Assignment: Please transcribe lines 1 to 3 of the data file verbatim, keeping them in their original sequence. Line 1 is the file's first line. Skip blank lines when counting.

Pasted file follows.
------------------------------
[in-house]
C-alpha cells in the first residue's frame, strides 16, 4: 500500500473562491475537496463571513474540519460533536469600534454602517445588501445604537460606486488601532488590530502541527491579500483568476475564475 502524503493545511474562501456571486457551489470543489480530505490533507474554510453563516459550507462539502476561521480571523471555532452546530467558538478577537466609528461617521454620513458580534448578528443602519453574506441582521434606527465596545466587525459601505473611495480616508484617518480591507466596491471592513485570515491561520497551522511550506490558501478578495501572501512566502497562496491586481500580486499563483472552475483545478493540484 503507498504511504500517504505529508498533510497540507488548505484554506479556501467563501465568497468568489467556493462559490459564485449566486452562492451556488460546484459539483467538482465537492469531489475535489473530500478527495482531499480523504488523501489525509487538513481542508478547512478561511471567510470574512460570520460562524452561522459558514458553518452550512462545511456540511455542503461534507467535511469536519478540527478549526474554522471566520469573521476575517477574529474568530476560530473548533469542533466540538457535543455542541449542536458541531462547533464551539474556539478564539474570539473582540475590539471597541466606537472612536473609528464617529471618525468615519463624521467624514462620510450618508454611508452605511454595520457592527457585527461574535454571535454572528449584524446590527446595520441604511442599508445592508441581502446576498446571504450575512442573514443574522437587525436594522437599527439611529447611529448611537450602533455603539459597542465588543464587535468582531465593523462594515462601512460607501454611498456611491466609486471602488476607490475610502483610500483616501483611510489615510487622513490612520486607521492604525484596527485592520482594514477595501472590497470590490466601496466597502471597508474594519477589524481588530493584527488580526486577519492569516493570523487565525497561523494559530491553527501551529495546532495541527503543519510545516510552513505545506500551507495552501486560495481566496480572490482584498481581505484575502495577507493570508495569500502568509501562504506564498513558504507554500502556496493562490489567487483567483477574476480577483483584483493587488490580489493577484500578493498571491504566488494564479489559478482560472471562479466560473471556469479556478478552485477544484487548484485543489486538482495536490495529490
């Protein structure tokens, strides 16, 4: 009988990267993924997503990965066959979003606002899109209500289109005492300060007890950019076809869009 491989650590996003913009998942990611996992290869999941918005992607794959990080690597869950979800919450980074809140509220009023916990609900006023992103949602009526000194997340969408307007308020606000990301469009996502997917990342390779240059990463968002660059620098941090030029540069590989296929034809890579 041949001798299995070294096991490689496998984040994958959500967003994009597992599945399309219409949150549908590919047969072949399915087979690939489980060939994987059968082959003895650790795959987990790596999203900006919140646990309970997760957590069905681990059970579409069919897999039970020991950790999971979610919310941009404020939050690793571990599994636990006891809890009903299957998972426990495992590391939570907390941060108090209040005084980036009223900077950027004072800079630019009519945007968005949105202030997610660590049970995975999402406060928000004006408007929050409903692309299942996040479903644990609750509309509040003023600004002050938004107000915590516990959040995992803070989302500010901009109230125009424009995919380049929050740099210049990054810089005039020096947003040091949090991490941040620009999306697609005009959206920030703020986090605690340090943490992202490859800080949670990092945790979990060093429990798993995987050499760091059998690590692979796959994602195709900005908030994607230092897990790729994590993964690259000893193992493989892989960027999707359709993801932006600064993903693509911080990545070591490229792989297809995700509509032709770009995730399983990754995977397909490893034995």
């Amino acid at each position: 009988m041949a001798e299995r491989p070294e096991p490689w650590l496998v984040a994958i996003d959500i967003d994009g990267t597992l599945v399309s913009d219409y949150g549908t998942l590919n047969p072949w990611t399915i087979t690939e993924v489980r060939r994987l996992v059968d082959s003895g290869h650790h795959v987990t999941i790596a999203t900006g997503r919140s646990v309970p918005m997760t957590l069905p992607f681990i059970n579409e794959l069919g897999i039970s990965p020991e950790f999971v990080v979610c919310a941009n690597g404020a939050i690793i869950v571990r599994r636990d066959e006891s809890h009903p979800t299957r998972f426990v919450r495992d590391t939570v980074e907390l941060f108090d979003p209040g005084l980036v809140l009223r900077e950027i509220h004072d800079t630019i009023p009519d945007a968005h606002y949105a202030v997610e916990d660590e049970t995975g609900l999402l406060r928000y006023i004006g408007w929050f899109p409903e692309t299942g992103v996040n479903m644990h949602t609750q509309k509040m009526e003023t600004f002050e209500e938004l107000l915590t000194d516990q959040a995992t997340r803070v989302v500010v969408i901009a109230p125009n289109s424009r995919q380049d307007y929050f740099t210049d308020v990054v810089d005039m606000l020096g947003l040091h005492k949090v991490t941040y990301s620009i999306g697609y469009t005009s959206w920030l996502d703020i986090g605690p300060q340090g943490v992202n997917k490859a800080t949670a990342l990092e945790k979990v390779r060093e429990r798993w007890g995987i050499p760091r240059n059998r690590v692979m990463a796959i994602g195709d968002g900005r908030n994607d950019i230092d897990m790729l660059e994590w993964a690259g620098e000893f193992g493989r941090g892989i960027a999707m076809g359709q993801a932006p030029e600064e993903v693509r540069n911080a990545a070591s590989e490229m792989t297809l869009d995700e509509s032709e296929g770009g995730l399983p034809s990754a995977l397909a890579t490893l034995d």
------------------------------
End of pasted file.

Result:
[in-house]
C-alpha cells in the first residue's frame, strides 16, 4: 500500500473562491475537496463571513474540519460533536469600534454602517445588501445604537460606486488601532488590530502541527491579500483568476475564475 502524503493545511474562501456571486457551489470543489480530505490533507474554510453563516459550507462539502476561521480571523471555532452546530467558538478577537466609528461617521454620513458580534448578528443602519453574506441582521434606527465596545466587525459601505473611495480616508484617518480591507466596491471592513485570515491561520497551522511550506490558501478578495501572501512566502497562496491586481500580486499563483472552475483545478493540484 503507498504511504500517504505529508498533510497540507488548505484554506479556501467563501465568497468568489467556493462559490459564485449566486452562492451556488460546484459539483467538482465537492469531489475535489473530500478527495482531499480523504488523501489525509487538513481542508478547512478561511471567510470574512460570520460562524452561522459558514458553518452550512462545511456540511455542503461534507467535511469536519478540527478549526474554522471566520469573521476575517477574529474568530476560530473548533469542533466540538457535543455542541449542536458541531462547533464551539474556539478564539474570539473582540475590539471597541466606537472612536473609528464617529471618525468615519463624521467624514462620510450618508454611508452605511454595520457592527457585527461574535454571535454572528449584524446590527446595520441604511442599508445592508441581502446576498446571504450575512442573514443574522437587525436594522437599527439611529447611529448611537450602533455603539459597542465588543464587535468582531465593523462594515462601512460607501454611498456611491466609486471602488476607490475610502483610500483616501483611510489615510487622513490612520486607521492604525484596527485592520482594514477595501472590497470590490466601496466597502471597508474594519477589524481588530493584527488580526486577519492569516493570523487565525497561523494559530491553527501551529495546532495541527503543519510545516510552513505545506500551507495552501486560495481566496480572490482584498481581505484575502495577507493570508495569500502568509501562504506564498513558504507554500502556496493562490489567487483567483477574476480577483483584483493587488490580489493577484500578493498571491504566488494564479489559478482560472471562479466560473471556469479556478478552485477544484487548484485543489486538482495536490495529490
């Protein structure tokens, strides 16, 4: 009988990267993924997503990965066959979003606002899109209500289109005492300060007890950019076809869009 491989650590996003913009998942990611996992290869999941918005992607794959990080690597869950979800919450980074809140509220009023916990609900006023992103949602009526000194997340969408307007308020606000990301469009996502997917990342390779240059990463968002660059620098941090030029540069590989296929034809890579 041949001798299995070294096991490689496998984040994958959500967003994009597992599945399309219409949150549908590919047969072949399915087979690939489980060939994987059968082959003895650790795959987990790596999203900006919140646990309970997760957590069905681990059970579409069919897999039970020991950790999971979610919310941009404020939050690793571990599994636990006891809890009903299957998972426990495992590391939570907390941060108090209040005084980036009223900077950027004072800079630019009519945007968005949105202030997610660590049970995975999402406060928000004006408007929050409903692309299942996040479903644990609750509309509040003023600004002050938004107000915590516990959040995992803070989302500010901009109230125009424009995919380049929050740099210049990054810089005039020096947003040091949090991490941040620009999306697609005009959206920030703020986090605690340090943490992202490859800080949670990092945790979990060093429990798993995987050499760091059998690590692979796959994602195709900005908030994607230092897990790729994590993964690259000893193992493989892989960027999707359709993801932006600064993903693509911080990545070591490229792989297809995700509509032709770009995730399983990754995977397909490893034995």